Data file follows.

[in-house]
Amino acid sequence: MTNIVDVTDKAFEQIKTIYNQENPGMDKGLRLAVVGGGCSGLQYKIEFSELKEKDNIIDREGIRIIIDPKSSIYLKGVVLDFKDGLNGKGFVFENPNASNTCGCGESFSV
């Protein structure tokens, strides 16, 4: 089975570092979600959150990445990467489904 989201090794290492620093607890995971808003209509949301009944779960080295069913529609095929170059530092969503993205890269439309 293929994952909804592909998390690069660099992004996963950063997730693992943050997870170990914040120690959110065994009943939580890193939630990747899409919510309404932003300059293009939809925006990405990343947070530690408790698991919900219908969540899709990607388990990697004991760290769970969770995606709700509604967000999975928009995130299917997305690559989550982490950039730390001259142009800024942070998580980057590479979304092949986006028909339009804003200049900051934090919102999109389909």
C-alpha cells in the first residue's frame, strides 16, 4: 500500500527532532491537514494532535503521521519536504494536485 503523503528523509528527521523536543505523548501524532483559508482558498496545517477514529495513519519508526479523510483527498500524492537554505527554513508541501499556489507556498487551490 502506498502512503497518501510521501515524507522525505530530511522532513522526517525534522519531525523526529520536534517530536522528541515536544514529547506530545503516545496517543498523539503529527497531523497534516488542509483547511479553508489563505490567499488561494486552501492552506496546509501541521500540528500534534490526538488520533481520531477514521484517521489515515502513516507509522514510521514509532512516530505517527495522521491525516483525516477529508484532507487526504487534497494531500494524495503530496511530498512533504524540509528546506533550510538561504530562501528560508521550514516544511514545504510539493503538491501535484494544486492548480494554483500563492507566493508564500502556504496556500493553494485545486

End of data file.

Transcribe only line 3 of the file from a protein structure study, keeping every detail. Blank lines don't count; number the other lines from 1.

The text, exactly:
């Protein structure tokens, strides 16, 4: 089975570092979600959150990445990467489904 989201090794290492620093607890995971808003209509949301009944779960080295069913529609095929170059530092969503993205890269439309 293929994952909804592909998390690069660099992004996963950063997730693992943050997870170990914040120690959110065994009943939580890193939630990747899409919510309404932003300059293009939809925006990405990343947070530690408790698991919900219908969540899709990607388990990697004991760290769970969770995606709700509604967000999975928009995130299917997305690559989550982490950039730390001259142009800024942070998580980057590479979304092949986006028909339009804003200049900051934090919102999109389909």